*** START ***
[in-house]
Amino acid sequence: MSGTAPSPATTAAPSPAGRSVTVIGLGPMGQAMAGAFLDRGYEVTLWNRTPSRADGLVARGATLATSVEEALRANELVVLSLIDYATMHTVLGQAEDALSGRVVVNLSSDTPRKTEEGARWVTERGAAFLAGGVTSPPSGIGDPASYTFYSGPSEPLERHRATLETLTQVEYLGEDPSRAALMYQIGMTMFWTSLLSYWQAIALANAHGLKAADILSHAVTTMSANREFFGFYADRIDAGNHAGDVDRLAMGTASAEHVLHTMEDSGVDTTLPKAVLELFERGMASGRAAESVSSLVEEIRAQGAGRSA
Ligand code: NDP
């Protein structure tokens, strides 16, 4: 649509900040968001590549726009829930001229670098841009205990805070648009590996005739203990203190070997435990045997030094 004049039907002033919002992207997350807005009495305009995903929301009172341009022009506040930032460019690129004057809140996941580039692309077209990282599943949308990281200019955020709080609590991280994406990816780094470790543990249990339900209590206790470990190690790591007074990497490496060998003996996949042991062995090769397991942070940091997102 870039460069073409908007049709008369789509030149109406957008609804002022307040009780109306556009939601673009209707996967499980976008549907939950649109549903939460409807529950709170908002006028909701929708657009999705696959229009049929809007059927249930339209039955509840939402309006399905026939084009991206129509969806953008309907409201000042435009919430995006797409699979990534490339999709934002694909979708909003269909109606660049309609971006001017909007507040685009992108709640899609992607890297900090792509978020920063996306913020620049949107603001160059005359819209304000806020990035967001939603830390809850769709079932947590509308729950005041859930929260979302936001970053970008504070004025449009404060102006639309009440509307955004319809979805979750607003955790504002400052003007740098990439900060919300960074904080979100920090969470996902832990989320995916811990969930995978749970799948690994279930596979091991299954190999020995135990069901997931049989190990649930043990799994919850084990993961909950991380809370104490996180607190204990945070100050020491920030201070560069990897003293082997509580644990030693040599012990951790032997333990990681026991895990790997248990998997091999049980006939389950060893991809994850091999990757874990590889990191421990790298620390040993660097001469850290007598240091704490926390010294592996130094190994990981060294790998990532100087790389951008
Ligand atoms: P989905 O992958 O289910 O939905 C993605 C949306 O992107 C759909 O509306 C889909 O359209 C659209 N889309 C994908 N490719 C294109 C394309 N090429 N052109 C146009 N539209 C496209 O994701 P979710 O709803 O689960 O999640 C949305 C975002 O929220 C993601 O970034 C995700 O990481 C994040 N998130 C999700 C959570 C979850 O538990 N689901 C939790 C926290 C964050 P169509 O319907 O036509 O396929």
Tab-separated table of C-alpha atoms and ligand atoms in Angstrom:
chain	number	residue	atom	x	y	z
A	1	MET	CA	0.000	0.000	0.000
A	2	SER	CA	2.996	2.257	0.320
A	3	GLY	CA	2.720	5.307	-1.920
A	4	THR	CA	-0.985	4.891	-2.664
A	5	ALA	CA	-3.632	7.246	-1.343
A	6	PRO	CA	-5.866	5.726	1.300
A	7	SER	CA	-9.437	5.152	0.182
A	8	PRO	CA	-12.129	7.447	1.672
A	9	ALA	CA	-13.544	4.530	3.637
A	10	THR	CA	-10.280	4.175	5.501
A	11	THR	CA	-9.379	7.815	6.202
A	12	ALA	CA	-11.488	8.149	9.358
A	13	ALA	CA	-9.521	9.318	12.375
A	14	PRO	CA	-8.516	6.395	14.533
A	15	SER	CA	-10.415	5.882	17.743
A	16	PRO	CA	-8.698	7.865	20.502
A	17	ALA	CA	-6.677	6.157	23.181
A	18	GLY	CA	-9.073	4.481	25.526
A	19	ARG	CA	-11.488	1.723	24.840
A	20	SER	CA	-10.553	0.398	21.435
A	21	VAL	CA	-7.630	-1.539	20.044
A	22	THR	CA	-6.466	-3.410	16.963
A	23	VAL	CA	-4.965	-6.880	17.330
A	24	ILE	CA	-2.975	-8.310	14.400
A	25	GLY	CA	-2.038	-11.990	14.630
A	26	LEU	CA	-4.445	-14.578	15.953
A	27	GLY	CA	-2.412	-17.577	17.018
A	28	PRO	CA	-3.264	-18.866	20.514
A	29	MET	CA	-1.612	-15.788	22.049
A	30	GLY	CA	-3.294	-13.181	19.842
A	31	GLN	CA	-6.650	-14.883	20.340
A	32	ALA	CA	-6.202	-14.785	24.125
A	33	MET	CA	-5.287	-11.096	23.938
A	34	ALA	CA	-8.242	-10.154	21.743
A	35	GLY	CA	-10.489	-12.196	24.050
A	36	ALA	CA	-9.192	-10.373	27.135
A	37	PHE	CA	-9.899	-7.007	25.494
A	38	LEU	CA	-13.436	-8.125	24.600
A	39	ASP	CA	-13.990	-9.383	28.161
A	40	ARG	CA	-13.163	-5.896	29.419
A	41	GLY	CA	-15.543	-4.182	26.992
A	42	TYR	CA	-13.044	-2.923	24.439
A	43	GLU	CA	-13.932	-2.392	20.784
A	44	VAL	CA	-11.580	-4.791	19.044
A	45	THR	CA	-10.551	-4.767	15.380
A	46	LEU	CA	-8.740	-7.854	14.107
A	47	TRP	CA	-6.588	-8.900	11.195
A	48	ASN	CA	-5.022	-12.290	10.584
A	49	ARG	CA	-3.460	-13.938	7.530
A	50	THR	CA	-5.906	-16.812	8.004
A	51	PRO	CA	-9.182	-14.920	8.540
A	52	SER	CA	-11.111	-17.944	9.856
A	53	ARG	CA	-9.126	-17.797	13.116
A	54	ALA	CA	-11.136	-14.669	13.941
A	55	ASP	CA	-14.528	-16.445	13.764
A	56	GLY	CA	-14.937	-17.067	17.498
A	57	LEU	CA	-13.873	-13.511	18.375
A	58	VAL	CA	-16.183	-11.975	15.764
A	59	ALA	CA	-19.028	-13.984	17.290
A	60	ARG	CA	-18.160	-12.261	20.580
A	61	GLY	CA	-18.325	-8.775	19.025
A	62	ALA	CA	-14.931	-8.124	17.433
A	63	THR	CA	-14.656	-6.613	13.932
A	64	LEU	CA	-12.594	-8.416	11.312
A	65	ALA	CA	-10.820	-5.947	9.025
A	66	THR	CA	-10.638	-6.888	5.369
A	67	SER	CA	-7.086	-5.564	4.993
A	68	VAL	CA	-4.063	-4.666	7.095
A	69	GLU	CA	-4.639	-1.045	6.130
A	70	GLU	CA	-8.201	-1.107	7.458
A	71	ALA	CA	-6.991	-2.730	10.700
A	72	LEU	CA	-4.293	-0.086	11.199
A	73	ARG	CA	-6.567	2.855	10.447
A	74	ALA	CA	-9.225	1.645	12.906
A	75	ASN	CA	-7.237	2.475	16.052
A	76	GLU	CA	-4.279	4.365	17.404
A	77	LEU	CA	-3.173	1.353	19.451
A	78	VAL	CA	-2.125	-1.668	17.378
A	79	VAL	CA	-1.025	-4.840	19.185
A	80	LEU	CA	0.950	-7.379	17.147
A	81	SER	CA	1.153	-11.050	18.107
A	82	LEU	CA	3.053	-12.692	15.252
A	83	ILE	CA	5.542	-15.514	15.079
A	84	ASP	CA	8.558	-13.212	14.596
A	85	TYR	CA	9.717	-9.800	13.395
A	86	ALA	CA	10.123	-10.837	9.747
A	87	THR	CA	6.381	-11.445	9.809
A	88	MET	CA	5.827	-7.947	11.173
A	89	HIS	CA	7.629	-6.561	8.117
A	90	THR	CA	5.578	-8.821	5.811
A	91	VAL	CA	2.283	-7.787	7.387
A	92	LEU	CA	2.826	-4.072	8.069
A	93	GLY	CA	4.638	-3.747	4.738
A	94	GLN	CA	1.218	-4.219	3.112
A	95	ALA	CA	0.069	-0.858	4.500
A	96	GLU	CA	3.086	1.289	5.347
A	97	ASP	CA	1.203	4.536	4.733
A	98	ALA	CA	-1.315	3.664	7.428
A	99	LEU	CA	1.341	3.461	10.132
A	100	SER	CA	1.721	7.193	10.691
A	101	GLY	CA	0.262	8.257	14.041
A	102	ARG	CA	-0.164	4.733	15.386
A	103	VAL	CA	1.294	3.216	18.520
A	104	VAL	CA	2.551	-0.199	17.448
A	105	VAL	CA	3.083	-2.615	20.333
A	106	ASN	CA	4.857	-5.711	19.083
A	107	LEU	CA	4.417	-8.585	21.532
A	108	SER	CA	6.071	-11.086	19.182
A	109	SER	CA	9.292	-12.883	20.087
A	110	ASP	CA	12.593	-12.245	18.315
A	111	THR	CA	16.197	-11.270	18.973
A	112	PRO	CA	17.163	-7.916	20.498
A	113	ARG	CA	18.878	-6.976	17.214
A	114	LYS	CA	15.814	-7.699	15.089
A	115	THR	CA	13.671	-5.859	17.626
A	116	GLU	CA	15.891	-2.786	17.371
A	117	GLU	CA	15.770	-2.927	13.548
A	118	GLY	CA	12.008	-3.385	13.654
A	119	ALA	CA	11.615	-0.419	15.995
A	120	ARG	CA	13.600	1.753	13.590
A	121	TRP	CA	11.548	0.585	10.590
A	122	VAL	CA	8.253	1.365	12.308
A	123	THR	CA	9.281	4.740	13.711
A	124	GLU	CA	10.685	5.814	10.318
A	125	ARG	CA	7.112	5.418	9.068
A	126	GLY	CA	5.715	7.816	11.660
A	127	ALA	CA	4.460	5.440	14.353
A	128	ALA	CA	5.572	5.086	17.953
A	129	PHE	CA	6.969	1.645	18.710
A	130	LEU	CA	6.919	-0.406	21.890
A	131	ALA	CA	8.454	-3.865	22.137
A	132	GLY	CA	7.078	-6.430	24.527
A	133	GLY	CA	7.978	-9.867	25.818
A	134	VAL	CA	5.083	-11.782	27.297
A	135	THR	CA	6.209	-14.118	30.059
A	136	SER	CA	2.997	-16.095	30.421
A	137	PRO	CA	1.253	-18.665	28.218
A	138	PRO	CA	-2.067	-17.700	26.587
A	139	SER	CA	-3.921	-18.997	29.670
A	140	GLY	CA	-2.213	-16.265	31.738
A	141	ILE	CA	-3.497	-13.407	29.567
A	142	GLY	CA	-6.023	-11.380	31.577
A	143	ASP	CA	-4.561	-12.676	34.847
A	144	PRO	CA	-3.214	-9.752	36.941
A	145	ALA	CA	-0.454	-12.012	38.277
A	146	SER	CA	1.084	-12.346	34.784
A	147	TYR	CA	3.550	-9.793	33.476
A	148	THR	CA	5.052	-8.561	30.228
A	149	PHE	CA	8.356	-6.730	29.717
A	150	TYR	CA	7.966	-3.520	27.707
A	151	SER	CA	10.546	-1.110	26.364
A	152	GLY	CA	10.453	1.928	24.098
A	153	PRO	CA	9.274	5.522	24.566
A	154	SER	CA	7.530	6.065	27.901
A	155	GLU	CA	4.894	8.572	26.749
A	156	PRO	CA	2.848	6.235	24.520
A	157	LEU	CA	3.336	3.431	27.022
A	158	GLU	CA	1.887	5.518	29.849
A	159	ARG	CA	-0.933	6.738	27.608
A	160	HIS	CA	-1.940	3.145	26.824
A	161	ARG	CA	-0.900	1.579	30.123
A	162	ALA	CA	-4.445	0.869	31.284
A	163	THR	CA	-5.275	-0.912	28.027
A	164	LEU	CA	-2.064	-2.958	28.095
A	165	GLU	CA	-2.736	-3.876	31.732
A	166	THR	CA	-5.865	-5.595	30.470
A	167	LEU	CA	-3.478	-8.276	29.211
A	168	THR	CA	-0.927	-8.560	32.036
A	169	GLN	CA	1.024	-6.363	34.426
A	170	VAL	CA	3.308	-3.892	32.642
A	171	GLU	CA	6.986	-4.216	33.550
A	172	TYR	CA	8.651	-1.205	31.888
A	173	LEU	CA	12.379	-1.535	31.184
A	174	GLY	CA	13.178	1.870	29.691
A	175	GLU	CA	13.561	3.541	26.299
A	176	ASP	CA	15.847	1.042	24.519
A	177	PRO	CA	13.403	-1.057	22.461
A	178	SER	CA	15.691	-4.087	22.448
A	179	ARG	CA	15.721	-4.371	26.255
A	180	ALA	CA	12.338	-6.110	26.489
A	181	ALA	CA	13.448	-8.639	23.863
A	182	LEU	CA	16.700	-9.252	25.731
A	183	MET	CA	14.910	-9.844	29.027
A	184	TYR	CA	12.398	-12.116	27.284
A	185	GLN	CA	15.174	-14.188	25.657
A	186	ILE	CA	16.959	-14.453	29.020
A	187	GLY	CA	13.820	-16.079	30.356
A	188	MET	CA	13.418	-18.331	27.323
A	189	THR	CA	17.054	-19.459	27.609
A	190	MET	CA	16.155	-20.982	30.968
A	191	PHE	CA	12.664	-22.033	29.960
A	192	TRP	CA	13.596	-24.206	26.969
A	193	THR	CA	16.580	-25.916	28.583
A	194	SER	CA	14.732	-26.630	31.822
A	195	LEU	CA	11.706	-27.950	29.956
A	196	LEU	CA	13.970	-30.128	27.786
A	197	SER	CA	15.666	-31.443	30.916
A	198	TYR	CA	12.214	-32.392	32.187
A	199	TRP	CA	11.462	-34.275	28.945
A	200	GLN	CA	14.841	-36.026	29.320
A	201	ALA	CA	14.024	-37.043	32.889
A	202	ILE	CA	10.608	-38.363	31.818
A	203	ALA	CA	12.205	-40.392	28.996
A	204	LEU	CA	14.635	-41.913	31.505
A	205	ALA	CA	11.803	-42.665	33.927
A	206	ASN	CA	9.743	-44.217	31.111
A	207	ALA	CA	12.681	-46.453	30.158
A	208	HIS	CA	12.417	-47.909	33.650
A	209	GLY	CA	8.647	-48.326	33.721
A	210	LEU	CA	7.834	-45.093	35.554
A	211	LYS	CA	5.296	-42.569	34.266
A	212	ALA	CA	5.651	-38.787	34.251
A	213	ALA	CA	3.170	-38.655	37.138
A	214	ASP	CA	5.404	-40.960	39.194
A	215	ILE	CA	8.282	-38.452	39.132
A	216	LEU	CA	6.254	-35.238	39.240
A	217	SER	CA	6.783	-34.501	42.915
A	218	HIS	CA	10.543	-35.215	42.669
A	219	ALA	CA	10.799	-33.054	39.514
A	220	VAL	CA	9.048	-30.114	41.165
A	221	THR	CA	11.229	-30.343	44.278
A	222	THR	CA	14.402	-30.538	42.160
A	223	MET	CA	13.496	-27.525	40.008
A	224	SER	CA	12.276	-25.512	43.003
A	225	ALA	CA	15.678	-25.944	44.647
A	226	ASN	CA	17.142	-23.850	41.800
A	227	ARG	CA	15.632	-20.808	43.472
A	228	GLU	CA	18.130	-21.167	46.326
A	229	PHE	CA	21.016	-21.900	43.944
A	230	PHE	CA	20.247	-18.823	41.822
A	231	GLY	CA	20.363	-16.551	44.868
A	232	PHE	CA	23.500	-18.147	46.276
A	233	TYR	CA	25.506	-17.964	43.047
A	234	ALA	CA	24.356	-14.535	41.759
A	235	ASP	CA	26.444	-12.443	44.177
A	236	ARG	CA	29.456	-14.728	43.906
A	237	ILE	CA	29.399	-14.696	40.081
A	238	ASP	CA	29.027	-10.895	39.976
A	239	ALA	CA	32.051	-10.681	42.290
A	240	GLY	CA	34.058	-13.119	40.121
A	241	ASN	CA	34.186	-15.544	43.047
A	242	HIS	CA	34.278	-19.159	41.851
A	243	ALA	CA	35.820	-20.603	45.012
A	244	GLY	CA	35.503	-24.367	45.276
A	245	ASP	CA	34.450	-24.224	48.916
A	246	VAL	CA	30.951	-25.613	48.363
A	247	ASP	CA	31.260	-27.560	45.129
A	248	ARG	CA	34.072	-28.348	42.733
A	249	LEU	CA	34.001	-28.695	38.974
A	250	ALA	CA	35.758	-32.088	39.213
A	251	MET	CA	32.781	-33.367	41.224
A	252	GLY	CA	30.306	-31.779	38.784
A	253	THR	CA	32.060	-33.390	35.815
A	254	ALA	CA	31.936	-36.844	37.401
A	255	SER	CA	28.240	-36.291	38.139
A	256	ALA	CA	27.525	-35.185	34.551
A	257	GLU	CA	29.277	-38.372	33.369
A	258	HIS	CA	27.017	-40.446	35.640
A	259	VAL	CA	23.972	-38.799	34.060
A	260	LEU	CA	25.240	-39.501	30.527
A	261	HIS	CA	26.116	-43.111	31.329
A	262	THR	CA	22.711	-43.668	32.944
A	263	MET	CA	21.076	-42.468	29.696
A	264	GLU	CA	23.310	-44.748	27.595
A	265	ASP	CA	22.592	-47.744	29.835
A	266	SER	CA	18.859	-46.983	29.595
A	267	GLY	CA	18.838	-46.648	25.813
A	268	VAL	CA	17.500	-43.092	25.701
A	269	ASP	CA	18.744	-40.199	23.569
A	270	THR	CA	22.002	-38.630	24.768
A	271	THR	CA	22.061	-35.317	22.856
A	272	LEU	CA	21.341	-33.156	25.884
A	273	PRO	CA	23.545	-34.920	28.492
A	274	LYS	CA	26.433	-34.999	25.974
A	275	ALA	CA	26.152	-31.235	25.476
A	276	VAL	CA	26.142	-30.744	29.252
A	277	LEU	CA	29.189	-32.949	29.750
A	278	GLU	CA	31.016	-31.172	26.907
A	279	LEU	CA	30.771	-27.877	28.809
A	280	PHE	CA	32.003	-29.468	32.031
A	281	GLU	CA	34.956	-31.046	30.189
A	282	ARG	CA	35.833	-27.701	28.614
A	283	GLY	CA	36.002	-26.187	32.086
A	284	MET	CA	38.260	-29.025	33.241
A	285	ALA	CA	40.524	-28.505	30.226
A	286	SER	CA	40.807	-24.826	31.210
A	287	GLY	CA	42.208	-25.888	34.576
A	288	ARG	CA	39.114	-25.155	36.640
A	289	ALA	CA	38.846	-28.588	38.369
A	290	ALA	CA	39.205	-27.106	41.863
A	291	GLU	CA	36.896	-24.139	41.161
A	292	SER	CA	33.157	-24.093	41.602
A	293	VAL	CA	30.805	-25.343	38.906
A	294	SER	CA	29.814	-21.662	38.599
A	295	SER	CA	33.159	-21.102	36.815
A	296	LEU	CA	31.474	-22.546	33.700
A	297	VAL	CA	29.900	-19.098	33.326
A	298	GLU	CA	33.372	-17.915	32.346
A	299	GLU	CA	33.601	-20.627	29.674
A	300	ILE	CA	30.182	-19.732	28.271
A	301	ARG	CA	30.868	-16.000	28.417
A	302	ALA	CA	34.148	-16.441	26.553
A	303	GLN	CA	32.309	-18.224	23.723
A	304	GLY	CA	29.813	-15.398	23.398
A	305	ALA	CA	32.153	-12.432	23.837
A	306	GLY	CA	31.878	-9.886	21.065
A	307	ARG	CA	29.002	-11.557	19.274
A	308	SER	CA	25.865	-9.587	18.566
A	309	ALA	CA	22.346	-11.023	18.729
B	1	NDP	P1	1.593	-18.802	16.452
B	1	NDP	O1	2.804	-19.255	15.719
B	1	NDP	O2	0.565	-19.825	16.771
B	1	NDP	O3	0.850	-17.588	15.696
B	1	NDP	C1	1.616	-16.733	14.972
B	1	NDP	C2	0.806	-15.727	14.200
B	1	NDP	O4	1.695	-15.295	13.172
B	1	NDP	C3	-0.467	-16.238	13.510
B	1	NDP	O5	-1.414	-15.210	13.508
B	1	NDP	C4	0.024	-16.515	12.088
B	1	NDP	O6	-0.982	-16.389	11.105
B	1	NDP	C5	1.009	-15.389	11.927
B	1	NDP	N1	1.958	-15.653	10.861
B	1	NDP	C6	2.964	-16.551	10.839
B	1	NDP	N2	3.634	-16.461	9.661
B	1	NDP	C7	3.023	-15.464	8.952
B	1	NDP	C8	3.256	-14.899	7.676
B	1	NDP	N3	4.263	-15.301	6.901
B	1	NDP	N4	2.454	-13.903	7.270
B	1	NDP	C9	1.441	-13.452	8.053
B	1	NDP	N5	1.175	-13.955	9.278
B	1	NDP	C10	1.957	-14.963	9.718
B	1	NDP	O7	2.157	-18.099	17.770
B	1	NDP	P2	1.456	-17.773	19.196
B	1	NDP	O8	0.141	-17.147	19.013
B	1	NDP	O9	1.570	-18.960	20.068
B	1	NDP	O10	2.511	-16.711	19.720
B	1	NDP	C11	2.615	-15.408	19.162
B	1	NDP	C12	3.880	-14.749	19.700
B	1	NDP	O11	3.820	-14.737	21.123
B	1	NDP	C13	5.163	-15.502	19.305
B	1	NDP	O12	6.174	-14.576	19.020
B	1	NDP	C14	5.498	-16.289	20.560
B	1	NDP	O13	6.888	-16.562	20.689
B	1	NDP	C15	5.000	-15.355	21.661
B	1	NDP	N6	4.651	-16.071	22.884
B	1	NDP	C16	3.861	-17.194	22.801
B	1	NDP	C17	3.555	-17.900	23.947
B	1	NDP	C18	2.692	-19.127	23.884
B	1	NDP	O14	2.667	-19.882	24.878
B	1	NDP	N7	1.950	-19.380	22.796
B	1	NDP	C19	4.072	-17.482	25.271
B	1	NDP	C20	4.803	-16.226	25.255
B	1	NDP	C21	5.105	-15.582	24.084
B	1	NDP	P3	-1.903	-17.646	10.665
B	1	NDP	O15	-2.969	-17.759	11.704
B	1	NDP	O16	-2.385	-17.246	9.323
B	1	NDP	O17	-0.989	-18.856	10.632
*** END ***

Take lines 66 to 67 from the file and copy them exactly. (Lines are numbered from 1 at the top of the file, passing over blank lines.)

A	59	ALA	CA	-19.028	-13.984	17.290
A	60	ARG	CA	-18.160	-12.261	20.580